But I forgot to mention the penny for the guy street begging that would start at the beginning of October at the latest. Usually we would do it properly but there were times when one of us would put a mask on and sit as still as possible on a street corner.

    We also used to like lighting bangers and waiting until they fizzed, hoying them in the beck down Hetton Park and watching them explode in the water. H&S today would have a fit.

    The only time I have seen any kids with a guy in the street, collecting cash in the last twenty years, was 12 months ago when I happened to be on Hartlepool headland in search of snow buntings.

    Mind last year some kids tried “trick or treating” on October 5th!

  5. Big purple snaggers (always snaggers) were for carving, or sometimes hoying, but never eating. Swedes were people who lived next to Norway (or somewhere; we weren’t sure).
    We experimented once with fastening penny bangers to rockets – very successful even when the unbalanced weight made the rocket fly off lopsided and put the neighbours’ kids at risk (on Woodhouse Estate in Bishop, we generally had individual backyard bonfires and you kept your guy in the coalhouse for security) with a low-flying explosion in their midst and an adult cry of, “What the bloody hell was that?” Made us choke on our kizzened, ash-caked potatoes. Hot dogs? Luxury! We dreamed of hot dogs…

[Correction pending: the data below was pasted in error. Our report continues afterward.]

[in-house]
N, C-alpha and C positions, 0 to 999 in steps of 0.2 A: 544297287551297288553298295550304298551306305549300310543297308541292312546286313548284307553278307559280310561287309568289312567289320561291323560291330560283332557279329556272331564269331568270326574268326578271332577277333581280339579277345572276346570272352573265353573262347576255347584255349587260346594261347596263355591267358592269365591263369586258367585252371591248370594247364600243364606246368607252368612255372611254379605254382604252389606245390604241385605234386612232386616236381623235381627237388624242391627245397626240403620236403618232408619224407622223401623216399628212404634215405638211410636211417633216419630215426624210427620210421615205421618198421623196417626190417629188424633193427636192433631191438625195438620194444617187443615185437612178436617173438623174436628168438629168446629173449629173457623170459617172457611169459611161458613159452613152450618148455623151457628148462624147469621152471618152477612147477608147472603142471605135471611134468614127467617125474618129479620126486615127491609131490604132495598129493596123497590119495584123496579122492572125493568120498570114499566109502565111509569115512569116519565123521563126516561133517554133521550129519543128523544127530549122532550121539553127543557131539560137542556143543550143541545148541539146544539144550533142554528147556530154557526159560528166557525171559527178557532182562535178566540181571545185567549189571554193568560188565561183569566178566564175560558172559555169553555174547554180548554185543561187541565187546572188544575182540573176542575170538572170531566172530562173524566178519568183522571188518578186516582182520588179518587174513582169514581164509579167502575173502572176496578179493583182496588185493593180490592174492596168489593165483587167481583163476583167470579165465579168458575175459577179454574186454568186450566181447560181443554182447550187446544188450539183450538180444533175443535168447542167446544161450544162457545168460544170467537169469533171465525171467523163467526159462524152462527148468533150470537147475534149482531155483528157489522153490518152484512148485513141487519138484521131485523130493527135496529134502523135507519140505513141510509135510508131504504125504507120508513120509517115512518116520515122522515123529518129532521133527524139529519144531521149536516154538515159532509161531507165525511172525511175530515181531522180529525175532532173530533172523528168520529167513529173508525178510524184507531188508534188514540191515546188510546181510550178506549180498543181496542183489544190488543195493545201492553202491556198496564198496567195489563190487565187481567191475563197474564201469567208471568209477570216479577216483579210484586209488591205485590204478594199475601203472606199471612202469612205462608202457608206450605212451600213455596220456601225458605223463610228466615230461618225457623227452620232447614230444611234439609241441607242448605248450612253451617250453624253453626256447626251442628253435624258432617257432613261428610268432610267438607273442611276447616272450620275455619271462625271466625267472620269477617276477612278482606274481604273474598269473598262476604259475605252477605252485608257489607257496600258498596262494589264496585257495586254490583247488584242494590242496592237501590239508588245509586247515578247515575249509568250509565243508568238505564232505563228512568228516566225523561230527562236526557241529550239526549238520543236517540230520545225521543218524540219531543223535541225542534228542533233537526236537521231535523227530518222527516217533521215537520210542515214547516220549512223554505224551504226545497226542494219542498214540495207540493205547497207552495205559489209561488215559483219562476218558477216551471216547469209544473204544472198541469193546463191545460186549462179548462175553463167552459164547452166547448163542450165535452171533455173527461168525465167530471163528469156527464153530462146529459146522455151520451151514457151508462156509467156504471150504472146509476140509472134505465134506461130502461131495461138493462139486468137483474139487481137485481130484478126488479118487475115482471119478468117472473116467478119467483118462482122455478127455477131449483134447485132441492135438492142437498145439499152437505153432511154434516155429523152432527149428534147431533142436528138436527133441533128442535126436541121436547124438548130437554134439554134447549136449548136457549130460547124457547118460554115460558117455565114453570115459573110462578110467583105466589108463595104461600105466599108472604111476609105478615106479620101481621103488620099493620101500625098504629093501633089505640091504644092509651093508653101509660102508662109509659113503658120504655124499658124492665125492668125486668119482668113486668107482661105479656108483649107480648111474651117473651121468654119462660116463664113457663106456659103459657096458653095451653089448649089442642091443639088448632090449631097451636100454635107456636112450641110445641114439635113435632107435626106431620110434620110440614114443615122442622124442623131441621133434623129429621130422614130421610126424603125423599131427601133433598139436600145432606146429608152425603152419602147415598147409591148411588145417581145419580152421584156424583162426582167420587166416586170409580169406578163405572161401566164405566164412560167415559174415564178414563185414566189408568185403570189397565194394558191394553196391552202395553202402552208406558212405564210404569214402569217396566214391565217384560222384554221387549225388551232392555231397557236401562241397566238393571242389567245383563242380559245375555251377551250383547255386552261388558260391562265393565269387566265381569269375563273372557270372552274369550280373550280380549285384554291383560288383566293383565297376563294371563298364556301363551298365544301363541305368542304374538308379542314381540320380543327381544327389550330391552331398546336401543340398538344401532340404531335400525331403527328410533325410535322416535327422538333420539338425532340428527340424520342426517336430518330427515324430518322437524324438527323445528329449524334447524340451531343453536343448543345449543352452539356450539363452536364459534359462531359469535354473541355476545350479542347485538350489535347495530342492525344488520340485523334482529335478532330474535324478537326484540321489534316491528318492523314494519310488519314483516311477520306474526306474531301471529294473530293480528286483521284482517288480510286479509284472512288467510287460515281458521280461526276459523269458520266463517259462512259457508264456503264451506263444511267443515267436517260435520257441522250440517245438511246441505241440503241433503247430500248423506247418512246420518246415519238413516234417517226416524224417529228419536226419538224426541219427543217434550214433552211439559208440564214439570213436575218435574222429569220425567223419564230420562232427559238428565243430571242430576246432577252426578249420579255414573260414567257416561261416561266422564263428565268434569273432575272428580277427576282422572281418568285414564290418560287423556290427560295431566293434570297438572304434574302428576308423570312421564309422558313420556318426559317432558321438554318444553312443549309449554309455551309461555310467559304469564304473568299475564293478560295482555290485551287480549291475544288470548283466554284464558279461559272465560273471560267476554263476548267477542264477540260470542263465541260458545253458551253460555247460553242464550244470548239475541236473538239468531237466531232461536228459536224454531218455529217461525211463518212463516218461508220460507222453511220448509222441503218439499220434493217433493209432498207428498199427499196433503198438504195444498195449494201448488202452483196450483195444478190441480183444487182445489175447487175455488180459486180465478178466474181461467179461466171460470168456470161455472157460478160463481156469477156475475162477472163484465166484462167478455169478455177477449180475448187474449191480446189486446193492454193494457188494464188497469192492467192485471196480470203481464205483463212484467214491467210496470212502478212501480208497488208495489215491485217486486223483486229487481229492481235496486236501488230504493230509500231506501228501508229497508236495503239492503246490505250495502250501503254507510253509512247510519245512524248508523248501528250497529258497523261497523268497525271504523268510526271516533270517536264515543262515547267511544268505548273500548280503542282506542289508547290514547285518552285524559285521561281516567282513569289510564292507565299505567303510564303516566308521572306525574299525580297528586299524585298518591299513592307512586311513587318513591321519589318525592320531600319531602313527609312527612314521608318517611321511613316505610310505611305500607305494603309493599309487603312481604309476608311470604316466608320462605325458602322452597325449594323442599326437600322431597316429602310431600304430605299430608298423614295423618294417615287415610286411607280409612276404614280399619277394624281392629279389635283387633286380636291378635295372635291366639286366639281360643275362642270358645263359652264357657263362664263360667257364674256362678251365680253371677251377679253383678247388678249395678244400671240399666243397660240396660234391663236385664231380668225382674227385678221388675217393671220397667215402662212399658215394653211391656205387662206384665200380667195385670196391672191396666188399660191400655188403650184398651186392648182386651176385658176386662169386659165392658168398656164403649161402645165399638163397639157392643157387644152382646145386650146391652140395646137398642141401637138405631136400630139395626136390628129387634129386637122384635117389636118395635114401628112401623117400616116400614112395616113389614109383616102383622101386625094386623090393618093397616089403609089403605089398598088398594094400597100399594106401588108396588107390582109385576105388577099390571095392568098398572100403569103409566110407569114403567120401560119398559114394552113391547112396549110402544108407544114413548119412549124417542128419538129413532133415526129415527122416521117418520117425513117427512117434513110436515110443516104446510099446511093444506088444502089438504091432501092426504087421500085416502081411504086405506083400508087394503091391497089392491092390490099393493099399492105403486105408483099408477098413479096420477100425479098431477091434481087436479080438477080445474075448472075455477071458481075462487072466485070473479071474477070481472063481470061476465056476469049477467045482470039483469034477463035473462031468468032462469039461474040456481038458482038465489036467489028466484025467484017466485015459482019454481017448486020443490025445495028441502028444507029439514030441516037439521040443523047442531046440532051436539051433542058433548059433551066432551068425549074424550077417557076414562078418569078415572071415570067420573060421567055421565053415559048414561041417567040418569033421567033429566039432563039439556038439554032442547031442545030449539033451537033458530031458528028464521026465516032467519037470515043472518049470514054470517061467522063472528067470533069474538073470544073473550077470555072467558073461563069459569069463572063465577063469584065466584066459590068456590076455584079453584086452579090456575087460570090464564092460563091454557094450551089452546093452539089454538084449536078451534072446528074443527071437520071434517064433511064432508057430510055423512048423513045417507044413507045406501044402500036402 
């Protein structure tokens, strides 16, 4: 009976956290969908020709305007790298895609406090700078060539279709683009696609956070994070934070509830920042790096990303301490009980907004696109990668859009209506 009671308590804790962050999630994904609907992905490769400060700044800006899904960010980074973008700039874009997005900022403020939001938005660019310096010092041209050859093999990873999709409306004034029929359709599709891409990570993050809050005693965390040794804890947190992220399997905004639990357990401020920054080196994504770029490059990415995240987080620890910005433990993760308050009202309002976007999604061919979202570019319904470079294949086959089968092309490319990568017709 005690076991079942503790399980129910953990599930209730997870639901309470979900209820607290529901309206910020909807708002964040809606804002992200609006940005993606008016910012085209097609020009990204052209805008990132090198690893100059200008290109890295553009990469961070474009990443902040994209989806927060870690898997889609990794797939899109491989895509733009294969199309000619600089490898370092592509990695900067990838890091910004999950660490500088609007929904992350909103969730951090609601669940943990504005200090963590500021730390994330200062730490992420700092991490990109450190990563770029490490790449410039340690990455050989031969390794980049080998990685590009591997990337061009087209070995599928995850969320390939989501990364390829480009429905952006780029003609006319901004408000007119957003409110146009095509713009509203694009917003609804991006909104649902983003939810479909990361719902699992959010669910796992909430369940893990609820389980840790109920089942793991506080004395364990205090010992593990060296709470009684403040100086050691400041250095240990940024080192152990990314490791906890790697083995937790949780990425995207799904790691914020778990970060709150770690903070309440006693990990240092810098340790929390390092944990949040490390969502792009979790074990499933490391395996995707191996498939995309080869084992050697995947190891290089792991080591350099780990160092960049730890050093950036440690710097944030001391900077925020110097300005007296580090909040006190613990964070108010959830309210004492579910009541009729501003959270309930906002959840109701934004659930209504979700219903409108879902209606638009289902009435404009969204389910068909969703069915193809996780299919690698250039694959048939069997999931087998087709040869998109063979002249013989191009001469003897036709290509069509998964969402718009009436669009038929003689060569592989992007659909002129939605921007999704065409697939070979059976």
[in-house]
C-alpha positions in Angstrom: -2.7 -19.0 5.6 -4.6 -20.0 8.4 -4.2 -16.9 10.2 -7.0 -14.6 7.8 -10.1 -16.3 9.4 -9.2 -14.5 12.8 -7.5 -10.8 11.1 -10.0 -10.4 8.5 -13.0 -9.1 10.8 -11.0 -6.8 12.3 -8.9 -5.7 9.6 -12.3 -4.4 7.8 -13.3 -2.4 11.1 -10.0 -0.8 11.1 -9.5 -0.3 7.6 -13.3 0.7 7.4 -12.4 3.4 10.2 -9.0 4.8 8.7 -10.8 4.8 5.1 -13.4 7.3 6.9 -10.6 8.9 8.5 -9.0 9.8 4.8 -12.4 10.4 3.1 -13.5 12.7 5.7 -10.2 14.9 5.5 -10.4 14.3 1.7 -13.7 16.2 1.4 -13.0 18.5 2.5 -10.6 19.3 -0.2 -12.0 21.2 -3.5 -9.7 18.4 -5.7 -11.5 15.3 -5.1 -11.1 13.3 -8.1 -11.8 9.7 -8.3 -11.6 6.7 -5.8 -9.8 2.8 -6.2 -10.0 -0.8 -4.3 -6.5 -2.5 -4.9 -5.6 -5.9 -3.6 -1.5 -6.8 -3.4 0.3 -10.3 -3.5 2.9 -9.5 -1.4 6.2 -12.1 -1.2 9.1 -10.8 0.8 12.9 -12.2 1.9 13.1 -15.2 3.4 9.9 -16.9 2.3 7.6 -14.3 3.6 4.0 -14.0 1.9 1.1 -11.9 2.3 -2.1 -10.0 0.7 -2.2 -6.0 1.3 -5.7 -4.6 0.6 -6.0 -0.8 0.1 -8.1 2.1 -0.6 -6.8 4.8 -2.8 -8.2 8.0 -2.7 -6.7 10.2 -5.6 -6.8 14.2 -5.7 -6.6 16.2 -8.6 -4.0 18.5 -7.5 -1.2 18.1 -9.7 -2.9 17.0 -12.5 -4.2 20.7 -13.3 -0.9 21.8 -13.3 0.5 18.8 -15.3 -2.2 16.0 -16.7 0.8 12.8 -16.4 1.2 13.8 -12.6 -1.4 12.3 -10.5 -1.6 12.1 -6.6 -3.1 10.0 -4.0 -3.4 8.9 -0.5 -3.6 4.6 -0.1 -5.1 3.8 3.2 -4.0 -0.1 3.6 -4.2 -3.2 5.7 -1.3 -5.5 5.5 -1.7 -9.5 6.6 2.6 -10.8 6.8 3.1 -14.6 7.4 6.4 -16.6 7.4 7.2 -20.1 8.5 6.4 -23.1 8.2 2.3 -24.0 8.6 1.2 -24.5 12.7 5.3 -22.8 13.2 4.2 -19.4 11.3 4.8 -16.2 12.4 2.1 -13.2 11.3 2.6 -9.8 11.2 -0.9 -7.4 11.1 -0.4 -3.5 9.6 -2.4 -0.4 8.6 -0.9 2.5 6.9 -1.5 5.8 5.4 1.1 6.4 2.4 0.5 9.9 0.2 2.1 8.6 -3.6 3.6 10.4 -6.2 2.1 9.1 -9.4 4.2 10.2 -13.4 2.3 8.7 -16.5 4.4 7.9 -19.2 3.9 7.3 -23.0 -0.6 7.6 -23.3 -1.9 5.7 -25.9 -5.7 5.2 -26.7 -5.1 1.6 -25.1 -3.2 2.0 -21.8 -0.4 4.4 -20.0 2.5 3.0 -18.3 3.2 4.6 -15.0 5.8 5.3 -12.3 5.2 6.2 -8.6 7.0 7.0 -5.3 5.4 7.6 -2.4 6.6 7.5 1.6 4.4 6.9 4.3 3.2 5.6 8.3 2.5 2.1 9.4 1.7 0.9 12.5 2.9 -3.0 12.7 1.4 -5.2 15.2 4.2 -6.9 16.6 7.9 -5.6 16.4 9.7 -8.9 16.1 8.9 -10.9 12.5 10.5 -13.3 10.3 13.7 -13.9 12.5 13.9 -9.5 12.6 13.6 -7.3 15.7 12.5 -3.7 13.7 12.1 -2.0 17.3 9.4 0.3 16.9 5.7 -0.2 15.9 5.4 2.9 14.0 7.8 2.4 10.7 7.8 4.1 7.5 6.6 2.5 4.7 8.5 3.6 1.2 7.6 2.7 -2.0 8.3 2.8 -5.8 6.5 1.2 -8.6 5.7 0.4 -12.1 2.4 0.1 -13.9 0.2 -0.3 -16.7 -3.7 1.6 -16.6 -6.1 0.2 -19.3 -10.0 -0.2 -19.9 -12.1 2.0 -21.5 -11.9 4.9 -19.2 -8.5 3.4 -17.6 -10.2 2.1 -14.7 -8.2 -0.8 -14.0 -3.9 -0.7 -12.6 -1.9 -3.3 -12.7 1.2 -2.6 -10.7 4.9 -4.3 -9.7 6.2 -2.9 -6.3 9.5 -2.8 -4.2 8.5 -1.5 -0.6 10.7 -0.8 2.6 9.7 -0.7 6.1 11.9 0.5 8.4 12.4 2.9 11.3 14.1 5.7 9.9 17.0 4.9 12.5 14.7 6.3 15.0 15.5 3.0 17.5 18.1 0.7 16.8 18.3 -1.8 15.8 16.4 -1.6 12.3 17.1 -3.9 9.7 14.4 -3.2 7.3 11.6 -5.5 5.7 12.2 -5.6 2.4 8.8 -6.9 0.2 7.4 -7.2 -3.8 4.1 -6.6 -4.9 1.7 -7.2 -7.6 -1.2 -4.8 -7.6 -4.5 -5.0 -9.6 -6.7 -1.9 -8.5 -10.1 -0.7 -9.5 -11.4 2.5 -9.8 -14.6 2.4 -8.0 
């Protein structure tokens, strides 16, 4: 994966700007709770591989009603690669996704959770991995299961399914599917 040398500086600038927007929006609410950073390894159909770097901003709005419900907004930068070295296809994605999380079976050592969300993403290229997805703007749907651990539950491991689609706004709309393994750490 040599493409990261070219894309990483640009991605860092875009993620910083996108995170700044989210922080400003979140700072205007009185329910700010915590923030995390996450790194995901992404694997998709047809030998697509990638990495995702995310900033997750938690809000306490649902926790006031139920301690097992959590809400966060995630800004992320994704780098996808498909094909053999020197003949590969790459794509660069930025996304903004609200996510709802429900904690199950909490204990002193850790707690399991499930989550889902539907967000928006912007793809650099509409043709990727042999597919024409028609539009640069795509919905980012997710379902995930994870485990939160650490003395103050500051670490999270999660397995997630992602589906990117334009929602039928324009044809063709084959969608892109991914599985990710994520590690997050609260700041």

Yeah, I know this isn’t football. If only Colin would revive Salut! North…

  6. Have to agree “bonnie night” was always the big celebration and my memories are similar to yours except we had a Quality Street tin as my dad used the Oxo box for his bait.

    On Halloween we used to carve norky lanterns (never heard them called snaggers) and when I moved to the Midlands was so upset that what we know as turnips were called swedes that I titled the Heart of England Branch newsletter “Turnips are Big and Purple”.

    Disappointingly I notice even the local supermarkets in the NE have taken to calling the little white things turnips, though many local greengrocers keep to the old ways.